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JOHN T

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My Favorite Season. I know I'm not alone. I've experienced it in several countries on two continents (Europe and North America), and it's no different. After the long summer—which may have been rainy, or hot and humid, or hot and dry, depending on locale—we experience a sense of relief, even joy, that is bred into our DNA. Autumn brings a certain endedness, a finality, intimations of mortality, sadness, even melancholy, but we love it. Why? I'll give a brief speculation at my page on the poet Rilke.

Writing Joy. I've been a passionate writer of poetry and prose since I learned how to write. I love the shamanic joy of entering that spirit world of imagination, where our myths and stories dwell. As a trained journalist (in addition to poet and story teller), my job is to get the story and bring it to readers. That's true whether I am reporting on a human event in a nearby town, or a fictional adventure in a distant land, or a euphoric poem about the stars and our fate. Writing is a gift, like epic fire carried by runners in flickering torches from Olympos by night. What is the message? Why is it urgent? Why do we stir and look to the horizon with a mixture of unease and thrilling anticipation? This is my joy and passion: carrying that fire to you. I do it to share with you, but also for sheer joy of doing it (whether you understand me, or think I am babbling in some alien code). It's okay.

New England. I had the great fortune to grow up in a New England college town, New Haven, with its historic buildings and neo-Gothic aspirations, old fortress in a new empire. I had come as a child from across the sea, in countries more prone to the Western Maritime climate (common to the British Isles and northwestern Europe as it is to Vancouver, Washington, and Oregon) than to the sharp, severe seasons of New England. Just as parts of me are Luxemburgish, German, and French (places I lived for significant periods of time), and I have been a happy Southern Californian for the latter part of my life, so I will always remain a New Englander at heart. Every year, around Labor Day (late August, early September), it's like being pierced by an arrow out of nowhere: "summer is over; fall is here." In New England, we have a poetic term for autumn: fall. It's fall, and I'm sure it has to do with visions of trillions of leaves turning colors and dropping from the sky like flaming confetti. The heat and humidity of a New England tidal marsh summer evaporate, and the bugs disappear as if they are alien to the crisp, cool, fresh air that carries strong portents of change.

This Amazing Gift: Life. Whether you are a poet or not, we all share the wondrous and ever-surprising beauty of this world. It is by turns awe-inspiring, terrifying, cruel, and gorgeous. There are as many adjectives as there are autumn leaves piled by the roadsides. In the old days, we'd burn piles of leaves, and the air would fill with a certain woodsy, smoky aroma.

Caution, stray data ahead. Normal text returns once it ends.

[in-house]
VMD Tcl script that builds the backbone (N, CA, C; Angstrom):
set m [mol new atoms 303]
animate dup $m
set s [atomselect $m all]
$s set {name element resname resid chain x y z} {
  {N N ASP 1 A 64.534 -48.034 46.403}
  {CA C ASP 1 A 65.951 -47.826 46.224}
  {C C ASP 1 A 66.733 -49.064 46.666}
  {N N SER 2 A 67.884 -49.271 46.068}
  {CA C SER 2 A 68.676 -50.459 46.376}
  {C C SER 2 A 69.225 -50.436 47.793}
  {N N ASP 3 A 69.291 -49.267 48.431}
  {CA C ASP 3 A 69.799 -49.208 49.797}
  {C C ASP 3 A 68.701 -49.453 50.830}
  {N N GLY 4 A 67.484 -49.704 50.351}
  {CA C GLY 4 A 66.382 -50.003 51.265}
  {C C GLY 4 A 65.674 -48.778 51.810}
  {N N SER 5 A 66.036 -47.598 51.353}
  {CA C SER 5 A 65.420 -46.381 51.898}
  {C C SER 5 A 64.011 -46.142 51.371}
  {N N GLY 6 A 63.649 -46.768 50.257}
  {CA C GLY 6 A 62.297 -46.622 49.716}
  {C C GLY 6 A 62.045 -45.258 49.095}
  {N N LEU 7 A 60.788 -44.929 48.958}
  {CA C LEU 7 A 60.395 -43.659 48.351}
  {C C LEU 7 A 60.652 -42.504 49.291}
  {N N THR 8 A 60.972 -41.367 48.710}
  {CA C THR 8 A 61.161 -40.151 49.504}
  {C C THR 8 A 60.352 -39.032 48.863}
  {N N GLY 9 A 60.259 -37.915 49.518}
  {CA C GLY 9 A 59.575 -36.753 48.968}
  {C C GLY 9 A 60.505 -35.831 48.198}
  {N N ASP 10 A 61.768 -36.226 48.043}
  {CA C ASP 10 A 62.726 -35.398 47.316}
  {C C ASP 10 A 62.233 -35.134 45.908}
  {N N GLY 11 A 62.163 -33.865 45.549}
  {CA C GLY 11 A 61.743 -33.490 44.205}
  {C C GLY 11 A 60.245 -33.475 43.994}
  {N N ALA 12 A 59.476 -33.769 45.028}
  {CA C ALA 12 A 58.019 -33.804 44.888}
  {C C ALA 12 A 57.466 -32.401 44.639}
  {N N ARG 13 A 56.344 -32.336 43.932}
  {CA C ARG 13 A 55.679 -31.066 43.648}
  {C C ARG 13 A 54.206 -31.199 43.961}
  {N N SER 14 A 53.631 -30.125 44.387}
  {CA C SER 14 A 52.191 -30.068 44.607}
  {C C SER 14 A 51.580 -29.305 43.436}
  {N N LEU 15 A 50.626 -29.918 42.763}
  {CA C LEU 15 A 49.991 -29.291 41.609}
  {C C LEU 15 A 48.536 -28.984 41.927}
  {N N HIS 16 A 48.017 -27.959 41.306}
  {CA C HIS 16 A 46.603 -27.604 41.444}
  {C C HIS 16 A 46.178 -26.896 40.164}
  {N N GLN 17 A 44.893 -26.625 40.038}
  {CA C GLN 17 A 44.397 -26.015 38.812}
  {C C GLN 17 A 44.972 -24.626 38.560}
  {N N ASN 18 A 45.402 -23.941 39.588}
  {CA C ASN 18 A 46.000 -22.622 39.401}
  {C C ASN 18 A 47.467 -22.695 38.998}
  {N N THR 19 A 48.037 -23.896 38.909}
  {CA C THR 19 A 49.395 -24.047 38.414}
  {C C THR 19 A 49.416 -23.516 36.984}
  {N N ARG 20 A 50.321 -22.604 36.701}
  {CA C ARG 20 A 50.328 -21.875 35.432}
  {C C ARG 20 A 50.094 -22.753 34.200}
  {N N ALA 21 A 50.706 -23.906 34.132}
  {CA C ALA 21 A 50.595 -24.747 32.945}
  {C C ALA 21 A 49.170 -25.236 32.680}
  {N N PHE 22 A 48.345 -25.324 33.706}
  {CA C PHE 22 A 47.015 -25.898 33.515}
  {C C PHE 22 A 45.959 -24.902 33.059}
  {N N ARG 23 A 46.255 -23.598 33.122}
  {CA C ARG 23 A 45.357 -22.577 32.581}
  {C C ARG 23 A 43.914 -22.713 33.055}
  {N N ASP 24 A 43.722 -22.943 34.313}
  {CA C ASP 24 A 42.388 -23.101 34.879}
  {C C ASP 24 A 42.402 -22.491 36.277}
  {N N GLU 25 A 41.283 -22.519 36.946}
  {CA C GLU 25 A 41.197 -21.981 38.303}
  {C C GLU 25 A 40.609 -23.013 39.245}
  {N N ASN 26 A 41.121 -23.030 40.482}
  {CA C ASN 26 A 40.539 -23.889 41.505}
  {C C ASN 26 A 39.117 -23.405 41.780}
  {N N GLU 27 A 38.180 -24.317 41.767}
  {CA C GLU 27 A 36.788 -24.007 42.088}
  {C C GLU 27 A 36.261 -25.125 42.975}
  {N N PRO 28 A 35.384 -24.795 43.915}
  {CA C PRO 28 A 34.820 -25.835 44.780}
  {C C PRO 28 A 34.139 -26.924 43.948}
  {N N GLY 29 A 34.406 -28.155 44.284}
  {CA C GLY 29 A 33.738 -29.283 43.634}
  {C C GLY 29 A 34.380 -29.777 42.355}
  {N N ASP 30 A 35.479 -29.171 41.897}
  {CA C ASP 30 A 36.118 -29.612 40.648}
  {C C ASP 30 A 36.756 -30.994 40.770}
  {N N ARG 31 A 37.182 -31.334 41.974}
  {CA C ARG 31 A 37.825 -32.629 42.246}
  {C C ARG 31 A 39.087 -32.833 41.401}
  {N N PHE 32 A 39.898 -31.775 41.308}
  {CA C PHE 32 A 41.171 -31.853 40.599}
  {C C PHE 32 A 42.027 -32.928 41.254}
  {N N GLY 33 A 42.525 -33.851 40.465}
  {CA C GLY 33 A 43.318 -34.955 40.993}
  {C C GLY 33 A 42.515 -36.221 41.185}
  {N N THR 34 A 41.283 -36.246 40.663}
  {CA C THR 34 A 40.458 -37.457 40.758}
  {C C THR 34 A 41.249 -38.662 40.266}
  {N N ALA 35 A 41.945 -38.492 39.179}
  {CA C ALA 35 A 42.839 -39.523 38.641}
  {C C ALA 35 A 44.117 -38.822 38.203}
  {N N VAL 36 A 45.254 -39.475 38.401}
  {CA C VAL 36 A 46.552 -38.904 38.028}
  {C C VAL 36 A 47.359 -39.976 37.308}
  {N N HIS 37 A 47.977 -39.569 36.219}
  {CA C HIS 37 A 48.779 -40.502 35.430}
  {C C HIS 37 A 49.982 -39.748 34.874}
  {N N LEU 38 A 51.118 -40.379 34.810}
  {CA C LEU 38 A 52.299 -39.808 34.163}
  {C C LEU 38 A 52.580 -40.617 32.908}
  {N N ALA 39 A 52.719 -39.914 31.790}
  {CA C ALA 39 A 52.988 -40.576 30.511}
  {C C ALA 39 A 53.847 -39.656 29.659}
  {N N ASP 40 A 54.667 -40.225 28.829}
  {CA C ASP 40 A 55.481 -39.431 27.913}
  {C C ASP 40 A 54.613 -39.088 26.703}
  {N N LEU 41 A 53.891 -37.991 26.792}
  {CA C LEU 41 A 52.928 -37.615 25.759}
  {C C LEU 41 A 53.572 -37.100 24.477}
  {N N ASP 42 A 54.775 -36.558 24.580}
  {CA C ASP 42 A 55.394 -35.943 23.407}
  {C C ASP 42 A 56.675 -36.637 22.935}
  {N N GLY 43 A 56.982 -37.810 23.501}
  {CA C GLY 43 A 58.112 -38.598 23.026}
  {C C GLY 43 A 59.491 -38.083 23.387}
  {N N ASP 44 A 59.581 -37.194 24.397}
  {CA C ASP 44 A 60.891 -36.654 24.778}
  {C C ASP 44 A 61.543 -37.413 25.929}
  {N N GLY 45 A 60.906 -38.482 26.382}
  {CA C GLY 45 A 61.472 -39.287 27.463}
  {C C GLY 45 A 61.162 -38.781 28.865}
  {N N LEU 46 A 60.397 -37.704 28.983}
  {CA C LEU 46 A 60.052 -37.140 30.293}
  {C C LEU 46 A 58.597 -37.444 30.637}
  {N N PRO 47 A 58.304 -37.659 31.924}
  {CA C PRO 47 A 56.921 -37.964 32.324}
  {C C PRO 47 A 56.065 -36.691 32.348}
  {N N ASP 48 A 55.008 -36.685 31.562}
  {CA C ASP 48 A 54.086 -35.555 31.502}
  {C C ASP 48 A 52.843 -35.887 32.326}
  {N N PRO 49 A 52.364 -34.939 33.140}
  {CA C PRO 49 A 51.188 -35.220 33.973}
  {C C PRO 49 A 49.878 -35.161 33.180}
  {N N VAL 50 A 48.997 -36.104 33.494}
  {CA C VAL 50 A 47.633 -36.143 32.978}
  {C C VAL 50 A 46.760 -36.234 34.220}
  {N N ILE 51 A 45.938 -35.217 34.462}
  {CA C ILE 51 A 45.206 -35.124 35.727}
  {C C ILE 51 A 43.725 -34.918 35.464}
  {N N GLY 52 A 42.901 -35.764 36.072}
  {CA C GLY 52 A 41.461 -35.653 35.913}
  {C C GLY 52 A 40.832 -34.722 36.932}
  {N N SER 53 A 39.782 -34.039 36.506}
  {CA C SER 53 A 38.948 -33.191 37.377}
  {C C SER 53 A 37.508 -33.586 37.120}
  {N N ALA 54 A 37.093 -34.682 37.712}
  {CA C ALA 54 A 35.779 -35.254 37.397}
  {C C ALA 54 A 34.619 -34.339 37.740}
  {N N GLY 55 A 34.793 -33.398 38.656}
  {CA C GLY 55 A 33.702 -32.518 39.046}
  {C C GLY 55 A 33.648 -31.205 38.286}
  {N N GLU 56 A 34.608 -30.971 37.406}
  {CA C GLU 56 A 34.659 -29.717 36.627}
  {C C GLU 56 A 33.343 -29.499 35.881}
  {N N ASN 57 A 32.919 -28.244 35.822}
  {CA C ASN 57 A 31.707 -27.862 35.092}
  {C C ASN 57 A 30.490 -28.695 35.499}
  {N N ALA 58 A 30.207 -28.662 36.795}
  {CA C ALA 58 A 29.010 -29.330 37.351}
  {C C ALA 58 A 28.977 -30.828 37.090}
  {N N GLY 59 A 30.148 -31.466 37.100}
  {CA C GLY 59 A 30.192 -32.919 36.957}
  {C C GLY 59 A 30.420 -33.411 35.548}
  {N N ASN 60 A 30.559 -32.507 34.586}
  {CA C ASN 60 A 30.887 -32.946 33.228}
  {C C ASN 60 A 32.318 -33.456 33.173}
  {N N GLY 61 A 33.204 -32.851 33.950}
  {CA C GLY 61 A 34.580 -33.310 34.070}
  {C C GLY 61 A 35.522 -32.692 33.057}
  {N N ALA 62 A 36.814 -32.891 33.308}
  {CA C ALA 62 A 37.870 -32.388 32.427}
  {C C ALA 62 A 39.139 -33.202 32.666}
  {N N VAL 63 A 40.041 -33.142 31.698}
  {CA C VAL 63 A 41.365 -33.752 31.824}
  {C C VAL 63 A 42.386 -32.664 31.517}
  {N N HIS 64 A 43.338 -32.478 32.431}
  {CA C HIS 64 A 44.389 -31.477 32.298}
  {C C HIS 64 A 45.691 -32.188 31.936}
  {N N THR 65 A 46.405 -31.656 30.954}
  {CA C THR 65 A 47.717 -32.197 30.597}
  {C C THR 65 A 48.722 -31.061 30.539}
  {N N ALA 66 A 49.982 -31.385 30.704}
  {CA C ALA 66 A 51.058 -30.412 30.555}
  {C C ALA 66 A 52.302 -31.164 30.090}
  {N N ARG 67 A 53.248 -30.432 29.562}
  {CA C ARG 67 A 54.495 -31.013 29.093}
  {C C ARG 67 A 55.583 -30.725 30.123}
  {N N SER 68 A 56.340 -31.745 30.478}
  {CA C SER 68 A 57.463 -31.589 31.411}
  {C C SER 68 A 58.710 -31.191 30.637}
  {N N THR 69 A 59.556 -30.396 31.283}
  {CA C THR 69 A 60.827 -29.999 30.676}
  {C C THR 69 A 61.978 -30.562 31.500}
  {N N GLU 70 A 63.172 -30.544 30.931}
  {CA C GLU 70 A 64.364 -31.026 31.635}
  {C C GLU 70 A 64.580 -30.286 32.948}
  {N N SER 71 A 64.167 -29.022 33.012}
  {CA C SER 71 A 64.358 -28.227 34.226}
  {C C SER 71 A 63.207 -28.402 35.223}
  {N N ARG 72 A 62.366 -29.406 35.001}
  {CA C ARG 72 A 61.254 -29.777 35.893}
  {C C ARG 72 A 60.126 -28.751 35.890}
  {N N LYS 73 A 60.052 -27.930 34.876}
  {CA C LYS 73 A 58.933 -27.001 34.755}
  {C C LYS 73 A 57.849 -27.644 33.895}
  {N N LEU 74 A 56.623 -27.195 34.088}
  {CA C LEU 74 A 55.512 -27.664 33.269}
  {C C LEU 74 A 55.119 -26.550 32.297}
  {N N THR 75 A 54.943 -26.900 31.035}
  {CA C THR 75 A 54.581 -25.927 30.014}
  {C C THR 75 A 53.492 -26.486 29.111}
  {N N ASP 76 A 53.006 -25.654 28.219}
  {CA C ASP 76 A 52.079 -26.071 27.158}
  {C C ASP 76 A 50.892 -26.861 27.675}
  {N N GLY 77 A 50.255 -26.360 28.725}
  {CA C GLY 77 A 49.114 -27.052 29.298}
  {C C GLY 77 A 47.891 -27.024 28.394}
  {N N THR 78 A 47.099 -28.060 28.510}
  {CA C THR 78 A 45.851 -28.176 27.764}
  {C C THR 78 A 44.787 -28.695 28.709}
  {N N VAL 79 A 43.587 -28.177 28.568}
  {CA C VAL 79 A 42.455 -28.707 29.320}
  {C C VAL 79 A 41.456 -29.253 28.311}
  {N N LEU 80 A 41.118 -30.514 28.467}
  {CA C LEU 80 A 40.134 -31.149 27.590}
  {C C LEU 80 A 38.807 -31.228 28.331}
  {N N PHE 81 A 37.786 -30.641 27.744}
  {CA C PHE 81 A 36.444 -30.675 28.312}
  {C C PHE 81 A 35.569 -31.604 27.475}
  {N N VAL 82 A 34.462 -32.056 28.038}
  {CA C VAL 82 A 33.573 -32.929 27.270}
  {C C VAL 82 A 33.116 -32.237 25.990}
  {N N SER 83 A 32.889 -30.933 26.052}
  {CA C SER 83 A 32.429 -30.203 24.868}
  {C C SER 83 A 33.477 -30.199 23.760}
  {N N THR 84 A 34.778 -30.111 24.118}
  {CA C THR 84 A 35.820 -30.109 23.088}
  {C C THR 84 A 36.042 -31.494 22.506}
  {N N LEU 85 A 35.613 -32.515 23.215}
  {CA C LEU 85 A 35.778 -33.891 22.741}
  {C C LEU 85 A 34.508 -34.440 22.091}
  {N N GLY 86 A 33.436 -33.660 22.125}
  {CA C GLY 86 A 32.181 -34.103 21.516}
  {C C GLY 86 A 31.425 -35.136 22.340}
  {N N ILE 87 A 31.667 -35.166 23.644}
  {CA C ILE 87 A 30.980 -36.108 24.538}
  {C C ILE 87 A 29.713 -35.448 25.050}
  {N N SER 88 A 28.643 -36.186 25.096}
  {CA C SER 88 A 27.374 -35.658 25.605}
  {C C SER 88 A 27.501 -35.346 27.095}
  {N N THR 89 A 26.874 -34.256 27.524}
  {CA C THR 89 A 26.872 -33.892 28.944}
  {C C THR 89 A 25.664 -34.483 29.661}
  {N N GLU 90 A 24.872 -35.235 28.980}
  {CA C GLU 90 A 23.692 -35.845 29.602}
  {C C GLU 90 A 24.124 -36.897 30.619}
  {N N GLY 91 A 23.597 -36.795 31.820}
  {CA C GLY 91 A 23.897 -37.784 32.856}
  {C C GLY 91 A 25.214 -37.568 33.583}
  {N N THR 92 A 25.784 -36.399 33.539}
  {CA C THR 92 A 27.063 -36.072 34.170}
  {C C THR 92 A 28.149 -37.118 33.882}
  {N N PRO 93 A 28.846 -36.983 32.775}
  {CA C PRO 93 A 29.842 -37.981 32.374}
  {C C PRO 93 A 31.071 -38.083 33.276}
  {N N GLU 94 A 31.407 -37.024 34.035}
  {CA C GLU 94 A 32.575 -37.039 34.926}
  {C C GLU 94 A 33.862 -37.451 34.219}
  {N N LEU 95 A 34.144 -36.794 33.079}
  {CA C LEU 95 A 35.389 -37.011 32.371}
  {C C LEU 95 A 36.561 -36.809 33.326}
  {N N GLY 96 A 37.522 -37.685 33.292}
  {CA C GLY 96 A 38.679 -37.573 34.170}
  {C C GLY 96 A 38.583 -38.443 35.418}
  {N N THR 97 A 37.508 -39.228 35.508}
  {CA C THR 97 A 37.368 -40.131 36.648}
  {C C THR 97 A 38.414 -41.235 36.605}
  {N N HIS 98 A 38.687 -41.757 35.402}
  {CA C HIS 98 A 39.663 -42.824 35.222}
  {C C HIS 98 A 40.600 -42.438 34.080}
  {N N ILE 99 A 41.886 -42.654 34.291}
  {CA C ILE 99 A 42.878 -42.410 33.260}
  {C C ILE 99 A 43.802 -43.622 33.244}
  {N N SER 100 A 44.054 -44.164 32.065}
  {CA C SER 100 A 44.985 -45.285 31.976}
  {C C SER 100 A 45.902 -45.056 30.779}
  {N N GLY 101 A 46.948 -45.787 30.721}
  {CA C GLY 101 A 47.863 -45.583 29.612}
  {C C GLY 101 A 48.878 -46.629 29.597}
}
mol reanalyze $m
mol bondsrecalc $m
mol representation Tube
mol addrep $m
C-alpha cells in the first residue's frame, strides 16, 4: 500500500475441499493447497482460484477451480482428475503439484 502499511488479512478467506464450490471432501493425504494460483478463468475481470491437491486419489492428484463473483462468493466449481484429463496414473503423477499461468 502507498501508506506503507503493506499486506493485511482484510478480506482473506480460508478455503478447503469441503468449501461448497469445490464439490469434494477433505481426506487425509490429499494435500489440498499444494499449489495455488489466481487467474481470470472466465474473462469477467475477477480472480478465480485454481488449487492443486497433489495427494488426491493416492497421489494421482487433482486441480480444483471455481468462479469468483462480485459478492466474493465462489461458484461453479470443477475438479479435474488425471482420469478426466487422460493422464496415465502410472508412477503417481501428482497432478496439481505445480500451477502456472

Big Picture. This autumnal jazz is part of Gaia, our heritage in the universe, the unity of this biological, evolutionary continuum with its inbred (successful) RNA/DNA heritage. When I lift my head, while tending a small boat off West Haven in Long Island Sound, and sense the shockwave passing through me as fall drives summer away, so might a hunter have stood half a million years ago on a peak in the Alps or a jungle in Sudan, and felt the exact same signal. So I am tuned in, to those darting riffs of Mozart, that jazz of Coltrane (sheets of sound), as are all who carry the shaman's rattle and make the keening chant at beauty's and love's grave (to be ever resurrected, an endless succession of Orpheus and Eurydice drifts through time and space, light and dark). That autumn feeling is part of the annual hunting and crop cycles, bred into us from being a species upon this wondrous planet the past million years or more. It is part of us, and we are part of it.

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A Note: On Saint Ronan Street. Here too, I didn't really set out to write an autumn or fall love story—nor did I intend for this to be fast food fantasy. I wrote it in a state of wonder and melancholy while stationed with the U.S. Army in West Germany during the Cold War. I made it all up, from my heart and emotional core, while sitting and typing in an old Hitler-era stone barracks (Panzerkaserne), listening to soft strains of Mozart symphonies on a small cassette deck by my side. Outside, lamplight glistened on cobblestones right out of Lili Marlene. I missed my lost world of New Haven, which I knew was forever gone from my life. I had already made the transition to SoCal, alternately driving and hitch hiking across much of the USA as a youth in my early 20s. There, in Germany, while I worked hard and served honorably, I was able to drive in my cool orange VW van to amazing places like Paris or Brussels or Heidelberg, to name sjust a few, all of them just a few hours' drive on Autobahns and Autostradas where jazzy cars whisper by at over 150 mph in their precisely engineered slipstreams. If only life were that clean nand smooth. I wrote a nostalgic, melancholy celebration of an imagined love to mark my own rough steps into maturity in that amazing college town. I wrote it as a soldier by cobblestones and lamplight, usually glistening with rain, and softly echoing with Mozart's No. 40 and 41. It was Rheinland-Pfalz, as truly Mozart country as any other place in Europe. It was real. So, almost, is the story in On Saint Ronan Street (named after a centuries-old lane in New Haven, where the autumn leaves lie swirled in rainy droves, as do those bright green springtime buds like matted tea…but read the novel. It's all in there, along with poetry by one Charles Egeny, described in the 27duet (this novel, plus 64 selected poems from my Cymbalist Poems.)